A Close Shave - Part 12 - A Conclusion - A Craven Danger Mystery
Betty, Thelma and the Danger family were led into the courtroom, where a matron ushered them to a front row pew.
“The judge will be with you in a few moments,” said the matron. “Somebody’s gone to wake him up.”
“She seems so nice,” said Aunt Flo. “I hope she’s the one who’s going to put us in chains.”
“No one’s puttin’ anyone in chains,” said Craven. “Besides, they don’t put men and women on the same chain gang. And just because you’re sweet little widows don’t mean ya get ta play den mothers in the bunkhouse. You’ll be bustin’ rock just like the rest of us.”
“Then we aren’t going!” said Mrs. Danger. “You tell that nice young lady to get the driver. We won’t to go home now.”
“It don’t work like that, Ma,” said Craven. “First the judge comes in. Then we make a plea. Innocent, of course. The judge sets bail. Sidney shows up with the bail money, and we go home and finish off that swell pumpkin pie that Betty brought along.”
“Sounds good so far,” said Betty. “But when the judge gets here, let me do all the talkin’”
“Who sez so?” said Craven.
“I say so,” said Betty. “You ain’t no good in front of authority figures. You’ll start talkin’ like ya sucked in the biggest helium balloon at the carnival. It’s embarrassin’. And you a private detective. The judge’ll think you was a little girl who likes ta dress up in a grown men’s clothes, and he’ll arrest ya for impersonatin’ an adult.”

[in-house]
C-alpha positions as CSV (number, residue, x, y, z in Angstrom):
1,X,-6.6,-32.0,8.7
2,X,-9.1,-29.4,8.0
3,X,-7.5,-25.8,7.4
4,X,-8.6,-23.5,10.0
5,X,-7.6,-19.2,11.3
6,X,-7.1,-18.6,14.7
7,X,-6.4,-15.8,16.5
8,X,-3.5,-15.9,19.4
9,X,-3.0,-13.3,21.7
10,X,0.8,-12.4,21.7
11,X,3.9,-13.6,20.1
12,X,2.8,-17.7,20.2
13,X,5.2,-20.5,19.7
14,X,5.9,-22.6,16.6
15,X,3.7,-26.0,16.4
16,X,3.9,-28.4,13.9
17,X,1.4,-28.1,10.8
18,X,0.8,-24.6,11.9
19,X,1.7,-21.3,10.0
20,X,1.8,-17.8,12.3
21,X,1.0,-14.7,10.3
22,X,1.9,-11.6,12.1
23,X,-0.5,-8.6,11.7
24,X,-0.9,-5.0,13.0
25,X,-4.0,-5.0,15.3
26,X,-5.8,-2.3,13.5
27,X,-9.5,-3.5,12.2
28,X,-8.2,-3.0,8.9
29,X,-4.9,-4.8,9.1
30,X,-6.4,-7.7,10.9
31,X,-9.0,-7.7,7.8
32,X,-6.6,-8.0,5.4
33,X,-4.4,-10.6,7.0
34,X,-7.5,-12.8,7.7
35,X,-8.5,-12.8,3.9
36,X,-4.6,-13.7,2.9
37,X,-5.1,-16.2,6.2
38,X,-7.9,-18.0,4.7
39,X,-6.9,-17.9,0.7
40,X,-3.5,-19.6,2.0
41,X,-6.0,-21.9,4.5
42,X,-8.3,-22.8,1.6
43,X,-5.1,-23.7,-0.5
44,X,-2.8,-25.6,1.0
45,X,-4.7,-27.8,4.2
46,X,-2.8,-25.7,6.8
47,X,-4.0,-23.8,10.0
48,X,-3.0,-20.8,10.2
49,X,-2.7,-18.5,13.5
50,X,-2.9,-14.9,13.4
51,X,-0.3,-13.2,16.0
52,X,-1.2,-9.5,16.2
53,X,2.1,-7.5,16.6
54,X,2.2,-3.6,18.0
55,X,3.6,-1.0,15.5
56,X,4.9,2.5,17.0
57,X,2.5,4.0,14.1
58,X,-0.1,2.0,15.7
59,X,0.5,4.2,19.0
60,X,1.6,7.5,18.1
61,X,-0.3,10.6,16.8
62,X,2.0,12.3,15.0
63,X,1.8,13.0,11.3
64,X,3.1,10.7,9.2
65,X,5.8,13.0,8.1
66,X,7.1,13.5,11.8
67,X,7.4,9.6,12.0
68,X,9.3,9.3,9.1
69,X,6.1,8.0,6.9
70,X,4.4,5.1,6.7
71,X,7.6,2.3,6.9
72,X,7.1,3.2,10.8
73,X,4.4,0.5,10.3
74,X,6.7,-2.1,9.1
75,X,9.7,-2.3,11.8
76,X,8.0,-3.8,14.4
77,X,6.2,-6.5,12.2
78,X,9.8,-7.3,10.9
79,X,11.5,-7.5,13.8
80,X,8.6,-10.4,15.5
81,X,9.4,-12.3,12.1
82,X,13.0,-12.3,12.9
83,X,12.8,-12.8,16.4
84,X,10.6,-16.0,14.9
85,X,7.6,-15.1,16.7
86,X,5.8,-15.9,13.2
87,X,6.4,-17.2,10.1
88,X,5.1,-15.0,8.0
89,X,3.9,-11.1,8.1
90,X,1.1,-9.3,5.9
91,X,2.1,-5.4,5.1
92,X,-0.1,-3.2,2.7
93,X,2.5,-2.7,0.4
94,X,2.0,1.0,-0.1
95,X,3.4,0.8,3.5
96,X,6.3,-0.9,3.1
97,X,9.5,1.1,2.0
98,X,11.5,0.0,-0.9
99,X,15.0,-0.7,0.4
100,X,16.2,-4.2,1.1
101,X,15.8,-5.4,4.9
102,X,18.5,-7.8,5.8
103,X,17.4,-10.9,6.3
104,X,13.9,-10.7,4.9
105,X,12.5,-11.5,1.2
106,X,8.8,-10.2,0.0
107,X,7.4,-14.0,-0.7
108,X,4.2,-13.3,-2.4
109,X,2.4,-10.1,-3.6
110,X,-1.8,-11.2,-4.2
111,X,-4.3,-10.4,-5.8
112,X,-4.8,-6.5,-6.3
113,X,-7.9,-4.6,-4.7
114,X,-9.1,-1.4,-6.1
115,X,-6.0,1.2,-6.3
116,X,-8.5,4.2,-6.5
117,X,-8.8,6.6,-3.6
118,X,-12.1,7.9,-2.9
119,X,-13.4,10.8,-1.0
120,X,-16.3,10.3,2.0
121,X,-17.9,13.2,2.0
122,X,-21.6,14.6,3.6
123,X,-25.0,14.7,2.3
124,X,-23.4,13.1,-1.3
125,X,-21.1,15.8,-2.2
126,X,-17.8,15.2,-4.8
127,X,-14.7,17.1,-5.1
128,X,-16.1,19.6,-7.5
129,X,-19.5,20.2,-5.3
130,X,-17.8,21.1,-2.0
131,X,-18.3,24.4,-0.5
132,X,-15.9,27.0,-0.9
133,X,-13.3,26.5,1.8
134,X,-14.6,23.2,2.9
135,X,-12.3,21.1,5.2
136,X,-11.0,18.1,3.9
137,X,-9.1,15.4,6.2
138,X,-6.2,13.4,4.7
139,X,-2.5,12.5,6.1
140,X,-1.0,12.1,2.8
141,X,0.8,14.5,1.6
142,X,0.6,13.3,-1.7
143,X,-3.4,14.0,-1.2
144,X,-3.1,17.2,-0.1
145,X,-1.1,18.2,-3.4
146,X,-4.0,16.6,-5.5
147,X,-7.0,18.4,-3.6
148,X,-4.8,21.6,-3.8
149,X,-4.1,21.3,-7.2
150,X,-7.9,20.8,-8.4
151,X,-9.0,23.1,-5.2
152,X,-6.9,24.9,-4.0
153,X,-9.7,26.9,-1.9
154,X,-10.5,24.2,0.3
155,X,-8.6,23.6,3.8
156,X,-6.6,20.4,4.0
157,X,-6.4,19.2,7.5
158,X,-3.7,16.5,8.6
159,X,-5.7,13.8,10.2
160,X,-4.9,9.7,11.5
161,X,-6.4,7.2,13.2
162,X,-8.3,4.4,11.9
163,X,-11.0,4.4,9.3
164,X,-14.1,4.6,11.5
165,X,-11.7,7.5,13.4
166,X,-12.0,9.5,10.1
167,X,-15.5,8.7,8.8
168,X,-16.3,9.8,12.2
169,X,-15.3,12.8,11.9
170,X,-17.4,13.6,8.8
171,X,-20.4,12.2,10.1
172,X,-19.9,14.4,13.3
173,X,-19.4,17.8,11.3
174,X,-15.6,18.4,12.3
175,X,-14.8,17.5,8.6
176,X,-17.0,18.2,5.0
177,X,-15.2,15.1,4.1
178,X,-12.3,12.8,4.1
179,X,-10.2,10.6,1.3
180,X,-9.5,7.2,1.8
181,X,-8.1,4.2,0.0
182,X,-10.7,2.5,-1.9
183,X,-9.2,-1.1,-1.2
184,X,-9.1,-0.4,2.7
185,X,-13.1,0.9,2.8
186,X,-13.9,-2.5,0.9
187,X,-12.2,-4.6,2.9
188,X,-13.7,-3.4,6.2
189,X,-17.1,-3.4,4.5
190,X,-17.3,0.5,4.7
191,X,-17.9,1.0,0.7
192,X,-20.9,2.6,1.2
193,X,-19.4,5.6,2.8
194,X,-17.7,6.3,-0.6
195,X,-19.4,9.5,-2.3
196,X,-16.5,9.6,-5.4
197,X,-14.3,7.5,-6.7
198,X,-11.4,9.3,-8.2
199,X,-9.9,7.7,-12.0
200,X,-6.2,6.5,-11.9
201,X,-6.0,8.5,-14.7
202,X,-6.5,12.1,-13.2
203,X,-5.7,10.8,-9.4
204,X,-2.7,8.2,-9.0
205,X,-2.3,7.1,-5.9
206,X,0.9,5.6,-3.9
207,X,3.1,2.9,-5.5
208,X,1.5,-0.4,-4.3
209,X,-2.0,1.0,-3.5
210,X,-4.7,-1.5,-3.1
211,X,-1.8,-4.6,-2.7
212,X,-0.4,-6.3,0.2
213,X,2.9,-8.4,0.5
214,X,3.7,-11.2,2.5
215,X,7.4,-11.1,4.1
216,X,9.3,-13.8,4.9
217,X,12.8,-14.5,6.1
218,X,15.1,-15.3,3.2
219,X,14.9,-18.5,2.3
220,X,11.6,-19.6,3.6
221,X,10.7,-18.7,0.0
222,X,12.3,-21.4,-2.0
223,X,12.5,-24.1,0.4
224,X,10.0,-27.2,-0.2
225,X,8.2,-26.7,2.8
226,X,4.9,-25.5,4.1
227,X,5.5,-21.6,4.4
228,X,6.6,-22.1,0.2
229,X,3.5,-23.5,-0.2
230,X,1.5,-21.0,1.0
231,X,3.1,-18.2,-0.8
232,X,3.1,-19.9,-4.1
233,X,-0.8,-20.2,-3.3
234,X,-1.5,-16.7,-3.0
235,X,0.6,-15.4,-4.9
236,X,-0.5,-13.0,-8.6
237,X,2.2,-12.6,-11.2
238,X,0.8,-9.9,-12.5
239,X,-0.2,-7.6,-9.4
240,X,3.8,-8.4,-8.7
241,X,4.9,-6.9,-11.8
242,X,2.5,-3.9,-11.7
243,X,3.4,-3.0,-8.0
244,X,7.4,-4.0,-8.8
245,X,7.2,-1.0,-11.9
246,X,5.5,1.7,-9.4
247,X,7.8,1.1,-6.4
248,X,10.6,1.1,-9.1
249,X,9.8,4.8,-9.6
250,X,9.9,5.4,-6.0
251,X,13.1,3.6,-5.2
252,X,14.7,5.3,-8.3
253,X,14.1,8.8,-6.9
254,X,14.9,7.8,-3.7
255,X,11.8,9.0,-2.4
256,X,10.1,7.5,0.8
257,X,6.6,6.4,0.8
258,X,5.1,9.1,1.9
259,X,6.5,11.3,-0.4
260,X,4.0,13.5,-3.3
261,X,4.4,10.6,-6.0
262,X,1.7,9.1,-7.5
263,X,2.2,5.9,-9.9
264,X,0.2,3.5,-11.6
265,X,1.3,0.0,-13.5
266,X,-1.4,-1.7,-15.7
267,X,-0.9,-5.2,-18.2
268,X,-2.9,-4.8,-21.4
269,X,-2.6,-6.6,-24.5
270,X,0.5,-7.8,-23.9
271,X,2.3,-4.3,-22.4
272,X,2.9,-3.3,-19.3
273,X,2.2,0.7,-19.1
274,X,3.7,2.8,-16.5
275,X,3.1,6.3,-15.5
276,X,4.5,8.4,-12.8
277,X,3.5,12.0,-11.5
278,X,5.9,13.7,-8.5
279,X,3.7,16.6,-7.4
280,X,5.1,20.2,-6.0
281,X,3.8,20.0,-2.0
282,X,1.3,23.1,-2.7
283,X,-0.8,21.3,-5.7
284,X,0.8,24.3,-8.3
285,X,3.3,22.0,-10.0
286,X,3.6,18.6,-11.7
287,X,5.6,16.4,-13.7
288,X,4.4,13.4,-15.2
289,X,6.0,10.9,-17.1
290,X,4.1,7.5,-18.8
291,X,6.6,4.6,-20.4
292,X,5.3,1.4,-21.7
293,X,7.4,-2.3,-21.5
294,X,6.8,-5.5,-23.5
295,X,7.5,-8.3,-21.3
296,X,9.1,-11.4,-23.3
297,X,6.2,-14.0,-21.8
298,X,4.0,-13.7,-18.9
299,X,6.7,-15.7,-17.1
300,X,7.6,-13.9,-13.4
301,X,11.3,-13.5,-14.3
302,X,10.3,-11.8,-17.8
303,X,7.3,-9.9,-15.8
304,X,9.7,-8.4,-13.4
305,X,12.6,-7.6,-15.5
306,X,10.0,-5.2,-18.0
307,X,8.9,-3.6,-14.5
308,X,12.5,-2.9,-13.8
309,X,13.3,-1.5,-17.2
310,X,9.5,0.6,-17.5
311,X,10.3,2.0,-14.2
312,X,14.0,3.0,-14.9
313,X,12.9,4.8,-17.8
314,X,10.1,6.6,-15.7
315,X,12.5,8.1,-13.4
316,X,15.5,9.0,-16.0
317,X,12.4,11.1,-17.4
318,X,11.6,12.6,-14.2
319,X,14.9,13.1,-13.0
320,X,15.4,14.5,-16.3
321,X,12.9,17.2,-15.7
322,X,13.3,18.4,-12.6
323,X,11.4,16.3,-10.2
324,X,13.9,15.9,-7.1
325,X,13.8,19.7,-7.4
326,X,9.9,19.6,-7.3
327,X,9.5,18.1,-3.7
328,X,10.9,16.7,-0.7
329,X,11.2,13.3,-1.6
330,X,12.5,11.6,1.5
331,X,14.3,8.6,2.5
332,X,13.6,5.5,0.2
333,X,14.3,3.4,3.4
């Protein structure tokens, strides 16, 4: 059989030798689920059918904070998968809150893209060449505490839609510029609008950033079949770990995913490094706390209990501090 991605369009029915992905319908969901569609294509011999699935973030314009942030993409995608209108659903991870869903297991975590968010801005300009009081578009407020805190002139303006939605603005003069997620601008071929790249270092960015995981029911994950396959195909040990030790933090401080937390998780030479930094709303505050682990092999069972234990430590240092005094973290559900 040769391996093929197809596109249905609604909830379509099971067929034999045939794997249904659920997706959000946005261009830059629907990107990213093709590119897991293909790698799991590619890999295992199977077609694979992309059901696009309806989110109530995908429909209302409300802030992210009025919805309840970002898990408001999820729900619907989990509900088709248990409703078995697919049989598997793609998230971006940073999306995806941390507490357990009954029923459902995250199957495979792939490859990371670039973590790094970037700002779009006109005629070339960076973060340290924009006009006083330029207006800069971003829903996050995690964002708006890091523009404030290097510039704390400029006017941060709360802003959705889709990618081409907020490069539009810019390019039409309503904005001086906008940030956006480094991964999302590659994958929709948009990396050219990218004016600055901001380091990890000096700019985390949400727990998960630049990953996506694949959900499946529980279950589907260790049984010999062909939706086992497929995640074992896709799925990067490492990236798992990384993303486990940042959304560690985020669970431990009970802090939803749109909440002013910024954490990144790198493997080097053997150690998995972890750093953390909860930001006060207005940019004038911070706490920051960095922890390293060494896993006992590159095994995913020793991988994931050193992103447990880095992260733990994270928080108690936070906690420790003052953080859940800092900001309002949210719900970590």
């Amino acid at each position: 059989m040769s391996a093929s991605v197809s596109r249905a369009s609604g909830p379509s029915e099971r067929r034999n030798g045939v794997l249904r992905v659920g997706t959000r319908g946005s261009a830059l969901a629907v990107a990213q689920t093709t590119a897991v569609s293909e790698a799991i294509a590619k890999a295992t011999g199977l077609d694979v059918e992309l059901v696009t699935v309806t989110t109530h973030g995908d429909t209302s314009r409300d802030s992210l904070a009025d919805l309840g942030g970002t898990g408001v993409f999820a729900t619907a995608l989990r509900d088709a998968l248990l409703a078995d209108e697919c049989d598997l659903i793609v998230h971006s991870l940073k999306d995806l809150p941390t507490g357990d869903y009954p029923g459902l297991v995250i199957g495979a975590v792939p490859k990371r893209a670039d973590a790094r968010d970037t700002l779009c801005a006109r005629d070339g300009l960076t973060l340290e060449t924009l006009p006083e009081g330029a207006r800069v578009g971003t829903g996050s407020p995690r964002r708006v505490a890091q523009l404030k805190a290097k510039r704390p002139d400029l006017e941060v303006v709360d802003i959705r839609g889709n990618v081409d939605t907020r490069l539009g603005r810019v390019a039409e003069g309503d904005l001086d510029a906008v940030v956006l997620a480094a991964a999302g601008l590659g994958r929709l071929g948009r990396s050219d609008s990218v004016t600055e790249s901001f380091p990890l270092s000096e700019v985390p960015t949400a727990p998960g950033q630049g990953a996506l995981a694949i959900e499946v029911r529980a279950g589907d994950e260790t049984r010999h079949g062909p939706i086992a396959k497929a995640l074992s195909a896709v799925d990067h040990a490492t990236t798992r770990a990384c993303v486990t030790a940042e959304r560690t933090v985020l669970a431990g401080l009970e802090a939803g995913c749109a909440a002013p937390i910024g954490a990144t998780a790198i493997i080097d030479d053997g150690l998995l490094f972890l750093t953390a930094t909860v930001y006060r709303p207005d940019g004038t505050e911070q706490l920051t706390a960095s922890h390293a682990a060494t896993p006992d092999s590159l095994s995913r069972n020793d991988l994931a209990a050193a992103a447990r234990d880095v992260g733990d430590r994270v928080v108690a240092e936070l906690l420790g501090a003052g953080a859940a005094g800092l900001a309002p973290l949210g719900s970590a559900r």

“Of all the insultin’ things you ever said ta me!” said Craven. “That’s the most insultin’!”
“Oh, no,” said Betty. “I think I could do better. So do me a big favor and let me have my way this once.”
“This once,” said Craven. “I ain’t never had my way ever,”
“And ya may never have ya way,” said Betty, “if ya don’t let me have my way right now.”
“There ya go,” said Craven. “Gettin’ me all flustered again!”
“Ah, look,” said Aunt Flo. “Craven’s blushing like a little school girl.”
“Oh, isn’t that precious,” said Mrs. Danger. “You want me to ask the matron if she’s got one of those little paper fans to cool you off, Craven.”
“If anybody needs coolin’ off,” said Craven. “It’s Betty! And I’m gonna do all the talkin’! And that’s that!”
“All rise,” said the court officer. “Judge Matthew Thompson presiding.”
Judge Thompson took his seat behind the bench, turned his eyes upward, then pulled the nightcap off his head.
”Please be seated,” said the officer.
“Well,” said the judge, “I don’t know about you, but I was having my Mae West dream. We were at that part in the movie where she wanted me to come up and see her sometime. And this time I was going. So there better be a murder involved here, or I swear I’m going to kill someone. So, who‘s representing this assemblage of fine looking women?”
“I am, your honor,” said Craven.
“What?” said the judge. “Speak up, sir. I can’t hear you.”
“I said, I am your honor,” said Craven.
“Your squeakin’ like a little girl,” said the judge. “You want to speak before me, you’ve got to speak up, man.”
“Mr. Danger got a little information in his throat,” said Betty.
“Inflammation,” said Craven.
“That’s what I said,” said Betty.
“Ah, never mind,” said Craven.